The pandemic also taught us that health impacts the economy. In 2020, the pandemic created a health crisis that evolved into an economic crisis and then an employment crisis. Businesses were closed, schools discontinued classes, and many citizens were not able to work. Consequently, businesses suffered and many were forced to close permanently resulting in the loss of employment for many citizens. The snowball effects of business closures and unemployment created an economic crisis throughout the global community – a crisis from which we are still recovering: global supply chains were disrupted, manufacturing halted, and we witnessed bankruptcy on a massive scale. Hospitals stopped performing a broad range of medical procedures to care for more COVID-19 patients. Every aspect of business was impacted by the pandemic.
The pandemic created enormous stress for citizens. It has been physically and mentally overwhelming. We realize now, perhaps better than before, that mental health is critical to our overall well-being and quality of life. The mental strain during the pandemic occurred to a degree and on a scale that is difficult to measure. We were reminded that without mental health it is impossible to function productively, so we found different methods that promoted mental and physical stability. Subsequently, the discussion about mental health has been elevated to a higher level than the pre-pandemic era and citizens are encouraged to talk about it, find needed help, and to develop a lifestyle that promotes mental and physical health and well-being. The economy and the vitality of the future depends on this. It has brought us face-to-face with the undeniable reality that health is paramount to a healthy economy.
The idea that the future is what we make of it is more than a notion, it is a daily reality. Building a prosperous future is perpetual. The future must be constructed and reconstructed by each generation to satisfy the societal needs of the time. The future is now! The vitality of the future depends on selecting higher caliber leaders, honing our individual abilities to lead, and ensuring our willingness to train those who follow.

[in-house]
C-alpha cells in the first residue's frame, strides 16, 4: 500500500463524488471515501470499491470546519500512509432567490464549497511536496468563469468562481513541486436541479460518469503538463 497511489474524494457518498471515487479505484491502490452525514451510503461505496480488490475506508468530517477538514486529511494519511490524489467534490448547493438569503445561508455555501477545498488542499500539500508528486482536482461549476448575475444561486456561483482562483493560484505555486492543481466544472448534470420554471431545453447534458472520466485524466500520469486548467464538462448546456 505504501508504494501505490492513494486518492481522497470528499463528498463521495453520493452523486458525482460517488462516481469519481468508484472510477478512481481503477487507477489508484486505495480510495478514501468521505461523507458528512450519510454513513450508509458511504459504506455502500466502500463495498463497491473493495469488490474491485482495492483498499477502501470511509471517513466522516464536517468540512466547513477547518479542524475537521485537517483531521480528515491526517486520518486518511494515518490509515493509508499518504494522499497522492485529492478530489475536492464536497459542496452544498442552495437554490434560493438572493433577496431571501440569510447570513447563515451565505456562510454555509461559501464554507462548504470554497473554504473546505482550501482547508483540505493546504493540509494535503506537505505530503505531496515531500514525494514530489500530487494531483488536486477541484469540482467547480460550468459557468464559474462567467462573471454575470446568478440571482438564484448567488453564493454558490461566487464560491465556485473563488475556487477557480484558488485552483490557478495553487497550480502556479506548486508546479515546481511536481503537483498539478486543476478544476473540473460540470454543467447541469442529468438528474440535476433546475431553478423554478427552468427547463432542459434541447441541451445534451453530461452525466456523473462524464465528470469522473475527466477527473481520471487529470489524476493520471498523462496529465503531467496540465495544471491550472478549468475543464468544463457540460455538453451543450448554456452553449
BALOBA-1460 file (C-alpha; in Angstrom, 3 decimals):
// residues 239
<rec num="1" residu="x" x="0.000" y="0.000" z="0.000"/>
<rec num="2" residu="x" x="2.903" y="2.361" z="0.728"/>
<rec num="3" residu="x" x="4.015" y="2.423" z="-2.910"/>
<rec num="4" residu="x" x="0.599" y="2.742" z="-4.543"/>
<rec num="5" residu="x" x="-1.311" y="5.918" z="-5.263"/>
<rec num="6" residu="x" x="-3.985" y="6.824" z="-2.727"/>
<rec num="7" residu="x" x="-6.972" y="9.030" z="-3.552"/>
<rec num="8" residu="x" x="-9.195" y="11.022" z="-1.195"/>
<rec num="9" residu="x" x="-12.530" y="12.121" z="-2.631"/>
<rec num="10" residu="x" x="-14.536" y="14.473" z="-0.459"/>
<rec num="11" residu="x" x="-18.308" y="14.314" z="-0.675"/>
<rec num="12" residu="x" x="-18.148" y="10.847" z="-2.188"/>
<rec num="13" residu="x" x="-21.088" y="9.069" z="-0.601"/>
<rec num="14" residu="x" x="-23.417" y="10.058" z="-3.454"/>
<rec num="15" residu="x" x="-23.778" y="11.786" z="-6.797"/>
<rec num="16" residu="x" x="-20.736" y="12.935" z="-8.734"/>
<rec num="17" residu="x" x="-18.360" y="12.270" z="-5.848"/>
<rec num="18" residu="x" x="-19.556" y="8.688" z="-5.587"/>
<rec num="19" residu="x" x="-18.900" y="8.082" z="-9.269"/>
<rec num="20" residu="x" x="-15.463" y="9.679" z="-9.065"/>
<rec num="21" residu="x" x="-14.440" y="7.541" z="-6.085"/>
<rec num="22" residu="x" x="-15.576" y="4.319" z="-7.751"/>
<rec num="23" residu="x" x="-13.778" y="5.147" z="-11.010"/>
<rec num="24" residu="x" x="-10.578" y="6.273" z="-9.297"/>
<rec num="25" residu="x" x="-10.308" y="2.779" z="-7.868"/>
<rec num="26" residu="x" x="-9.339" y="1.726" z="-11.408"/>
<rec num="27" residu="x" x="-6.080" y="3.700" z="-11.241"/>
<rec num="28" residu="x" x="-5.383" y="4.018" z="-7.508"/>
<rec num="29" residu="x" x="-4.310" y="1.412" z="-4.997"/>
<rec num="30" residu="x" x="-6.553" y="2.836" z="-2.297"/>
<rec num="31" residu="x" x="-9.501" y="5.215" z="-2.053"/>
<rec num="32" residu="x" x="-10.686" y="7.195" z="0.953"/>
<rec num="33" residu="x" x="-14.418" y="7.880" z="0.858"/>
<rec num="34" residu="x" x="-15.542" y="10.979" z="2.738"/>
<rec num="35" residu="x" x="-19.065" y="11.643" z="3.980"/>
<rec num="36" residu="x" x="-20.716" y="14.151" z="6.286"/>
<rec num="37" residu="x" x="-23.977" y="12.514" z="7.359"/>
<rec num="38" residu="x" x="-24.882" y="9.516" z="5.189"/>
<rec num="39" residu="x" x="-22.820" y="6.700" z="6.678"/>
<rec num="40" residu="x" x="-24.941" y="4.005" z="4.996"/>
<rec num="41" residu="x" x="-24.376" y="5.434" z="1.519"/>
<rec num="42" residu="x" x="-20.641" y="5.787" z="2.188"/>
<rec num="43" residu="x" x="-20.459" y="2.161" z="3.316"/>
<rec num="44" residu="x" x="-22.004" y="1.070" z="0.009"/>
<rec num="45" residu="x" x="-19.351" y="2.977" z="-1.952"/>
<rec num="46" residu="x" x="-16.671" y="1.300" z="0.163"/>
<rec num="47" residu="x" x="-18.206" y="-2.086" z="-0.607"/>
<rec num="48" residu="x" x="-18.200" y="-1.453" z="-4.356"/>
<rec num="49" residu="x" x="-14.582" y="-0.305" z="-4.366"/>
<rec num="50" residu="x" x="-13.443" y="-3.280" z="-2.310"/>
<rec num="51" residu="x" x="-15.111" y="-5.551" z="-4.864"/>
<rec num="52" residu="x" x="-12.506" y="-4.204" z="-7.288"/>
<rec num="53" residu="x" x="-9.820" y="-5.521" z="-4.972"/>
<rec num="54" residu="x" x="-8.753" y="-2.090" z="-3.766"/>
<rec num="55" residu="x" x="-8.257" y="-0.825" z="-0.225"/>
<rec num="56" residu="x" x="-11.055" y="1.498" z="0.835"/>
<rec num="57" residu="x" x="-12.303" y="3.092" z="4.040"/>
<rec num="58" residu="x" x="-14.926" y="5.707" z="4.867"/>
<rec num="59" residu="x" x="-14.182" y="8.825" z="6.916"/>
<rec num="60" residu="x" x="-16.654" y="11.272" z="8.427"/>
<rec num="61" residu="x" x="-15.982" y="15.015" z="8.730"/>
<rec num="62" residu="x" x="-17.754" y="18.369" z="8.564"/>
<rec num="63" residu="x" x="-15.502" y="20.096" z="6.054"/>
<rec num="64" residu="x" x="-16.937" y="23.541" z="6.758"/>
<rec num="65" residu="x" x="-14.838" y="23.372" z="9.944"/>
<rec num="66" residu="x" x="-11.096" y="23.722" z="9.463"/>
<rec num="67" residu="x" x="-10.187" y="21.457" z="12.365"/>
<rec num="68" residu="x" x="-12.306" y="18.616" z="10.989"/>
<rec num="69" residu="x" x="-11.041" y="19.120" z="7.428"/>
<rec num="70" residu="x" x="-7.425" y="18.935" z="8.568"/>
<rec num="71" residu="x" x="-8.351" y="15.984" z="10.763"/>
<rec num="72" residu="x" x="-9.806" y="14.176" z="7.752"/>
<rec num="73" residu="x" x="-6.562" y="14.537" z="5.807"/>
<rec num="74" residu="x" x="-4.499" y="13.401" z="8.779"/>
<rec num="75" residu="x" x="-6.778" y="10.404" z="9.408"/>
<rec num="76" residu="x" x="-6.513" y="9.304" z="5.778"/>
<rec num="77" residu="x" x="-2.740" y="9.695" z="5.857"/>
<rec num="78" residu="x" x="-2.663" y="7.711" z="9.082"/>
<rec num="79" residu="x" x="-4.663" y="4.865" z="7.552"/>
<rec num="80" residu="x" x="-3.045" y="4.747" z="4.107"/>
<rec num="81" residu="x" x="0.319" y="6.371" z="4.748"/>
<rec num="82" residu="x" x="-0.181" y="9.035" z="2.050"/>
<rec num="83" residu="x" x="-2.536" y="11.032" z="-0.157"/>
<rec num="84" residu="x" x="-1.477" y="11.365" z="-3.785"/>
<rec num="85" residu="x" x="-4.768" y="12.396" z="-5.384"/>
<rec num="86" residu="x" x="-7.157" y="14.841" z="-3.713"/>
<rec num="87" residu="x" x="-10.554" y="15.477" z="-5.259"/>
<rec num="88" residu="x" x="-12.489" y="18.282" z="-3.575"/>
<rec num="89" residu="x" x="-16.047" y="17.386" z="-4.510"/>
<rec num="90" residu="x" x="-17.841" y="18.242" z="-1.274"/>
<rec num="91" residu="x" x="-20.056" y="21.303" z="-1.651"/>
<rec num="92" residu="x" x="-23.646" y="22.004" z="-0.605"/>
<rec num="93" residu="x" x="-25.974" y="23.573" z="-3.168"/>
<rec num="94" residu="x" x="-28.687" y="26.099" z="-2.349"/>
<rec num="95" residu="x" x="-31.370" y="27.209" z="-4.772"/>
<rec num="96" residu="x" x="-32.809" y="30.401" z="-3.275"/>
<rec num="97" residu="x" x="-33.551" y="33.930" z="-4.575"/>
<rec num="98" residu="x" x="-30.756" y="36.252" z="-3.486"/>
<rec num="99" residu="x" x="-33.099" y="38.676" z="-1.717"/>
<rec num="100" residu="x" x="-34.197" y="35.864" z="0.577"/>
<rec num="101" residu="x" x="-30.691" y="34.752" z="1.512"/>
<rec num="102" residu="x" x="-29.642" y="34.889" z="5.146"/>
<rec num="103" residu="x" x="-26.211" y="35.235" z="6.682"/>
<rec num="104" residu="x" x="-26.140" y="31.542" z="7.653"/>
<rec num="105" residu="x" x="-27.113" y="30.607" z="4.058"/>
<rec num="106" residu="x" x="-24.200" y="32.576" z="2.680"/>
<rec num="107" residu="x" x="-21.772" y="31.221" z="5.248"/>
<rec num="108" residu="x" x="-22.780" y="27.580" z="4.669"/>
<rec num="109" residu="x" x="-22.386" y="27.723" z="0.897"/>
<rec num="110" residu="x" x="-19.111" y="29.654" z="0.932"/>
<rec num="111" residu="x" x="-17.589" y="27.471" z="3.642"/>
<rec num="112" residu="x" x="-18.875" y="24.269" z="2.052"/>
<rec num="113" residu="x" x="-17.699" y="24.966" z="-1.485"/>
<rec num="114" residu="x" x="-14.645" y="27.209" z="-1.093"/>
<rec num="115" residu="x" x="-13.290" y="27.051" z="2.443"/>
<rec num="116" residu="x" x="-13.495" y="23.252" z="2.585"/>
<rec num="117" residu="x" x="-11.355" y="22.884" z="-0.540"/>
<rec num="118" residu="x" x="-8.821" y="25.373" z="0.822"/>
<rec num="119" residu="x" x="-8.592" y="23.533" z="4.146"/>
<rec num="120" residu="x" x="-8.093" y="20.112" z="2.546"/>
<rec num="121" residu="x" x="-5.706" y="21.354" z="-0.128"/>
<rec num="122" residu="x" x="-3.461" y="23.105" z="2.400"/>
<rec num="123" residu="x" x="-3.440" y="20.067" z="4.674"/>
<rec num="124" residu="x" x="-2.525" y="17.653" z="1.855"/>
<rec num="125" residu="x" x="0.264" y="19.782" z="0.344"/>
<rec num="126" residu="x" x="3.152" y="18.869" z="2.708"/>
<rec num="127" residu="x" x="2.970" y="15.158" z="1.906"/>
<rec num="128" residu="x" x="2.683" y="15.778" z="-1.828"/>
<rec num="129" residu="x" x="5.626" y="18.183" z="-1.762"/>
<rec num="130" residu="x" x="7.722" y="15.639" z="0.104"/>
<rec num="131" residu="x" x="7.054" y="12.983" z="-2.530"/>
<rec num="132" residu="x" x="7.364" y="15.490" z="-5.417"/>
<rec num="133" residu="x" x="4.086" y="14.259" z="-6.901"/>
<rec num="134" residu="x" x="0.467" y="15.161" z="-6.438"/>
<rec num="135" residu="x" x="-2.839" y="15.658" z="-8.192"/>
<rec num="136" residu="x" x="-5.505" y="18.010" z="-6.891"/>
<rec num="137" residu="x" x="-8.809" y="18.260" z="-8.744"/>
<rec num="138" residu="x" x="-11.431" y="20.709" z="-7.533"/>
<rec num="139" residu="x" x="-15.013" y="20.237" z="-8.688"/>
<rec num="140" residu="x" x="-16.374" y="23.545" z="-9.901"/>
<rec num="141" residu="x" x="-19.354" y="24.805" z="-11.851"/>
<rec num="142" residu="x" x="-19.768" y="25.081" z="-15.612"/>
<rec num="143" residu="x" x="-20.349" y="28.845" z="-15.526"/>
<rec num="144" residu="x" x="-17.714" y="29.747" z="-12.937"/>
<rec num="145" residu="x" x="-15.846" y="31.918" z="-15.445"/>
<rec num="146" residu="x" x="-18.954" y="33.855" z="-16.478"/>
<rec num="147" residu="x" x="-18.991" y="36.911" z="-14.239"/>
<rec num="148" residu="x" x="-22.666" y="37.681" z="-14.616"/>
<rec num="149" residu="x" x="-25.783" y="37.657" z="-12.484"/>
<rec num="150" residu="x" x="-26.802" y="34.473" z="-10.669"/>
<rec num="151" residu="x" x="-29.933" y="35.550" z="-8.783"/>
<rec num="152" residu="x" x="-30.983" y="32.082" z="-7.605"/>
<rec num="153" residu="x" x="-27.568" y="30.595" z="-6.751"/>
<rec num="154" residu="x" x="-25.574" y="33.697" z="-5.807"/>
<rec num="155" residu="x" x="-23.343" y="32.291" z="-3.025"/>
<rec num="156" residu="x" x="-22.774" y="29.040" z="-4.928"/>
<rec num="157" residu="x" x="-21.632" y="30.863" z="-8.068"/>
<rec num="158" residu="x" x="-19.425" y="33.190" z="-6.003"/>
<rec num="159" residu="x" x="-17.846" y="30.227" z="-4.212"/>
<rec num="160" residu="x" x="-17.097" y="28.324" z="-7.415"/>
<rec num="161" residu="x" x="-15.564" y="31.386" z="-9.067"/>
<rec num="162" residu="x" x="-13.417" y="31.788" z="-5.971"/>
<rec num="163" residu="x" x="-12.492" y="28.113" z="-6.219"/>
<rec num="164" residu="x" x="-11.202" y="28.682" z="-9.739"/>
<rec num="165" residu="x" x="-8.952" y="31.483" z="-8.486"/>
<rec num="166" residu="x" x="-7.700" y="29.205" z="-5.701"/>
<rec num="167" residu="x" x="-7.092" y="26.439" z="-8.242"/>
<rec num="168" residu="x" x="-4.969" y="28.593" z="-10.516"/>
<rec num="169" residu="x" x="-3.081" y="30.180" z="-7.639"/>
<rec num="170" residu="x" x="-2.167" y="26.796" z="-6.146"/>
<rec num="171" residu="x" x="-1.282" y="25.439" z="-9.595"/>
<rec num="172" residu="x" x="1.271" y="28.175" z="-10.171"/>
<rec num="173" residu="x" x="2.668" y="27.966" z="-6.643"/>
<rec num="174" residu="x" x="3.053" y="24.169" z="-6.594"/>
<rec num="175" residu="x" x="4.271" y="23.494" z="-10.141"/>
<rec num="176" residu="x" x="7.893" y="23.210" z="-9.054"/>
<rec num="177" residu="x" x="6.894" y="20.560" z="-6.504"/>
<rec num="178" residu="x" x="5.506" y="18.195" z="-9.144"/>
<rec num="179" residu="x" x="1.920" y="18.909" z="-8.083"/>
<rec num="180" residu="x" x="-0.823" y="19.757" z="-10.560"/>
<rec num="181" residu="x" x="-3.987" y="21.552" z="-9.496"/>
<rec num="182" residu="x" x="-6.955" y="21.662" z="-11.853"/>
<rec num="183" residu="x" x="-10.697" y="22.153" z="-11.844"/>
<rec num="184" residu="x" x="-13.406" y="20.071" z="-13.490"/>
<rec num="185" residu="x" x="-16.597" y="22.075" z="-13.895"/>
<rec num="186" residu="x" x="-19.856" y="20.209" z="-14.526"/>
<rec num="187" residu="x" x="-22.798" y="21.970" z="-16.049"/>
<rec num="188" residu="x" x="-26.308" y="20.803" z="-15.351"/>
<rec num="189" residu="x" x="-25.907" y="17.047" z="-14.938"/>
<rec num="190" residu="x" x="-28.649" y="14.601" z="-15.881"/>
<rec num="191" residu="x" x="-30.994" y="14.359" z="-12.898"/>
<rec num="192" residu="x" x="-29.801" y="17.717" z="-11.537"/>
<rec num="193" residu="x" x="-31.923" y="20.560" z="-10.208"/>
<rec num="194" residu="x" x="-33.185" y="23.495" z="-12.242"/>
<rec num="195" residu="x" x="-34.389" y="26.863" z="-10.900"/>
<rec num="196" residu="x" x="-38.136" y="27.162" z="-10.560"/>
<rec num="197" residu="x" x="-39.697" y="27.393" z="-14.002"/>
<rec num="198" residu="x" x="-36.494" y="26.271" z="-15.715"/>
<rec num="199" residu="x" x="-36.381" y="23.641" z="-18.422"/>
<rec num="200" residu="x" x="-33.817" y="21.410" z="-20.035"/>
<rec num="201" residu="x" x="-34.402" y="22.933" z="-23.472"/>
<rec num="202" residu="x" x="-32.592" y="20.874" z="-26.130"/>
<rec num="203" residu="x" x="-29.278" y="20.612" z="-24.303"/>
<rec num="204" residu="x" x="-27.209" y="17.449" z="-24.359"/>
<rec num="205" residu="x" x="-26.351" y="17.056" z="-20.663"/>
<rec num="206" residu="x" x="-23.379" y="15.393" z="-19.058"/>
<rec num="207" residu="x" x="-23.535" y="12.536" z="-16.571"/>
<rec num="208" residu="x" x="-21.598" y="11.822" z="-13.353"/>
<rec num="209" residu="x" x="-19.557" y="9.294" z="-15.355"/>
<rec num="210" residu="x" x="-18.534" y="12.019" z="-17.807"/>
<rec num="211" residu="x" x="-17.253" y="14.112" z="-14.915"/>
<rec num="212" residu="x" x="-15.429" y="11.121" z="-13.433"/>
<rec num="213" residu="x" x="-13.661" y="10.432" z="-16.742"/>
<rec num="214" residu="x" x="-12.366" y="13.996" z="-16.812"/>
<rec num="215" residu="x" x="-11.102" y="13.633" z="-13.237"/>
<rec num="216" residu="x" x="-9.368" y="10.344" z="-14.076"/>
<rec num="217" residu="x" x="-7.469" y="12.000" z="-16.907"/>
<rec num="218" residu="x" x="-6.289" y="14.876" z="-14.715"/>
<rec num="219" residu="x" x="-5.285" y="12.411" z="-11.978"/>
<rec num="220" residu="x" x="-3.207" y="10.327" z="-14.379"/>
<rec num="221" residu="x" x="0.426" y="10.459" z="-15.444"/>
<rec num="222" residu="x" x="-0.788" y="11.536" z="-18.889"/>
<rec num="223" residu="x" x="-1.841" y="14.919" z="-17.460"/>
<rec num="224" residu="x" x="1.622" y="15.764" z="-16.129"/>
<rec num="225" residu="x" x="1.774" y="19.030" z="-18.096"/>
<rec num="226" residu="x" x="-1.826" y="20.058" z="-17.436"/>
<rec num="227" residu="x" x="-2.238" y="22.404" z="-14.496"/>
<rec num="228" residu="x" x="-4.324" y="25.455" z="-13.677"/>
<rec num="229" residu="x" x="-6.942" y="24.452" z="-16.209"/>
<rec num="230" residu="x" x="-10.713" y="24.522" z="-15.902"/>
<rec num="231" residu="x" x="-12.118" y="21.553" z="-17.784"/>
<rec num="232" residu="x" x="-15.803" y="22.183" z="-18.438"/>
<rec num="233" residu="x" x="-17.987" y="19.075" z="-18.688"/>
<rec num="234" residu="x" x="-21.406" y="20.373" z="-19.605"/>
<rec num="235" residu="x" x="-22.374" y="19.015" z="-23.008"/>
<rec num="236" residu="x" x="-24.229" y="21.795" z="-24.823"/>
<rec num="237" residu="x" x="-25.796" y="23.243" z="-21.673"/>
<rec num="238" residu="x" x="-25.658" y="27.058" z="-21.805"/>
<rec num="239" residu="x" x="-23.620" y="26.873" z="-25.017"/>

The pandemic altered society, business, and government in a way that necessitates a recalibration and reconstruction of them to remain viable and to satisfy the needs of those they serve. Such a shift will require good leadership. Only then can our social, cultural, and economic well-being flourish. Leadership is an existential issue, one that our lives and futures depend on. Our families, communities, businesses, and governments – the pillars of society – require good leadership. It is fundamental and essential to a successful future to have a type of leadership that guides us through issues of today, tomorrow, and beyond.
As we continue to move further into this new era, returning to the past is not an option. The notion of going back to “normal” implies going in the wrong direction. Instead, we should look and move forward and realize the future is what we make of it. To a certain extent it is a self-fulfilling prophecy. So, dream big and imagine the impossible.
Written by Russell Richard